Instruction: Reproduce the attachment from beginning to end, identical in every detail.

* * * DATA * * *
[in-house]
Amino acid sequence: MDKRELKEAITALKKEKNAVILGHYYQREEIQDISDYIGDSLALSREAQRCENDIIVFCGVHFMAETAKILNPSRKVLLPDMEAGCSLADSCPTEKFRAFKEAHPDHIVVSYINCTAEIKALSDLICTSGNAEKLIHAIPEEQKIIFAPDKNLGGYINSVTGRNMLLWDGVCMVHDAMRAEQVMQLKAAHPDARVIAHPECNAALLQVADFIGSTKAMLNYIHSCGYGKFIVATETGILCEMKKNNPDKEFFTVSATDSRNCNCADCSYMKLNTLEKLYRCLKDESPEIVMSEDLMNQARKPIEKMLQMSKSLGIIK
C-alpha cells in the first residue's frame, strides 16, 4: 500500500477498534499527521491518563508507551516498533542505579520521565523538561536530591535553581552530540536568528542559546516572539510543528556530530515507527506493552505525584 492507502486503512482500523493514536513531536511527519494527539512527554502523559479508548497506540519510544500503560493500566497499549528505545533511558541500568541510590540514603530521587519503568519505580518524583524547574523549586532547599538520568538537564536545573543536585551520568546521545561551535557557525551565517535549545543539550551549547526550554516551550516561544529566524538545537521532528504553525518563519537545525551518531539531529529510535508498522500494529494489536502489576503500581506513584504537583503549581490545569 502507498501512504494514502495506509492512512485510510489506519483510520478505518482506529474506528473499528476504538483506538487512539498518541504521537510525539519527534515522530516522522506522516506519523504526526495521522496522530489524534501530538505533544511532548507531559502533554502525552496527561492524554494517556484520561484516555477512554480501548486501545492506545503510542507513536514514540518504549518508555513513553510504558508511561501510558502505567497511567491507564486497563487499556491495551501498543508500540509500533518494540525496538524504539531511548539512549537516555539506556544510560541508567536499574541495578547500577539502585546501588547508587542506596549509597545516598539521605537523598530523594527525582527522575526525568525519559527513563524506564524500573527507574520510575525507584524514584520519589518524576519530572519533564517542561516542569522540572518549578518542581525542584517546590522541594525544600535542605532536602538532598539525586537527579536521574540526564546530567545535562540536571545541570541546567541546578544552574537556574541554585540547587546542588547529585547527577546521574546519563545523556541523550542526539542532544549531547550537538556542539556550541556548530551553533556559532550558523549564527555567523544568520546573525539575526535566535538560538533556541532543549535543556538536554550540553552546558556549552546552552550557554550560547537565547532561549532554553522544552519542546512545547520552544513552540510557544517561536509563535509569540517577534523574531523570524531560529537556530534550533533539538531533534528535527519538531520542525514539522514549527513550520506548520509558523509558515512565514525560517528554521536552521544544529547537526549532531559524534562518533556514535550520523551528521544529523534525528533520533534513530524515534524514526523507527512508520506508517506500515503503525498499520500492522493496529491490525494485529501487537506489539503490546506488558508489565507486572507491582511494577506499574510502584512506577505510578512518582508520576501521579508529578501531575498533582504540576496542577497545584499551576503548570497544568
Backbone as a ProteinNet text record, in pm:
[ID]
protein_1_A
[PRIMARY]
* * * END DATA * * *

[in-house]
Amino acid sequence: MDKRELKEAITALKKEKNAVILGHYYQREEIQDISDYIGDSLALSREAQRCENDIIVFCGVHFMAETAKILNPSRKVLLPDMEAGCSLADSCPTEKFRAFKEAHPDHIVVSYINCTAEIKALSDLICTSGNAEKLIHAIPEEQKIIFAPDKNLGGYINSVTGRNMLLWDGVCMVHDAMRAEQVMQLKAAHPDARVIAHPECNAALLQVADFIGSTKAMLNYIHSCGYGKFIVATETGILCEMKKNNPDKEFFTVSATDSRNCNCADCSYMKLNTLEKLYRCLKDESPEIVMSEDLMNQARKPIEKMLQMSKSLGIIK
C-alpha cells in the first residue's frame, strides 16, 4: 500500500477498534499527521491518563508507551516498533542505579520521565523538561536530591535553581552530540536568528542559546516572539510543528556530530515507527506493552505525584 492507502486503512482500523493514536513531536511527519494527539512527554502523559479508548497506540519510544500503560493500566497499549528505545533511558541500568541510590540514603530521587519503568519505580518524583524547574523549586532547599538520568538537564536545573543536585551520568546521545561551535557557525551565517535549545543539550551549547526550554516551550516561544529566524538545537521532528504553525518563519537545525551518531539531529529510535508498522500494529494489536502489576503500581506513584504537583503549581490545569 502507498501512504494514502495506509492512512485510510489506519483510520478505518482506529474506528473499528476504538483506538487512539498518541504521537510525539519527534515522530516522522506522516506519523504526526495521522496522530489524534501530538505533544511532548507531559502533554502525552496527561492524554494517556484520561484516555477512554480501548486501545492506545503510542507513536514514540518504549518508555513513553510504558508511561501510558502505567497511567491507564486497563487499556491495551501498543508500540509500533518494540525496538524504539531511548539512549537516555539506556544510560541508567536499574541495578547500577539502585546501588547508587542506596549509597545516598539521605537523598530523594527525582527522575526525568525519559527513563524506564524500573527507574520510575525507584524514584520519589518524576519530572519533564517542561516542569522540572518549578518542581525542584517546590522541594525544600535542605532536602538532598539525586537527579536521574540526564546530567545535562540536571545541570541546567541546578544552574537556574541554585540547587546542588547529585547527577546521574546519563545523556541523550542526539542532544549531547550537538556542539556550541556548530551553533556559532550558523549564527555567523544568520546573525539575526535566535538560538533556541532543549535543556538536554550540553552546558556549552546552552550557554550560547537565547532561549532554553522544552519542546512545547520552544513552540510557544517561536509563535509569540517577534523574531523570524531560529537556530534550533533539538531533534528535527519538531520542525514539522514549527513550520506548520509558523509558515512565514525560517528554521536552521544544529547537526549532531559524534562518533556514535550520523551528521544529523534525528533520533534513530524515534524514526523507527512508520506508517506500515503503525498499520500492522493496529491490525494485529501487537506489539503490546506488558508489565507486572507491582511494577506499574510502584512506577505510578512518582508520576501521579508529578501531575498533582504540576496542577497545584499551576503548570497544568
Backbone as a ProteinNet text record, in pm:
[ID]
protein_1_A
[PRIMARY]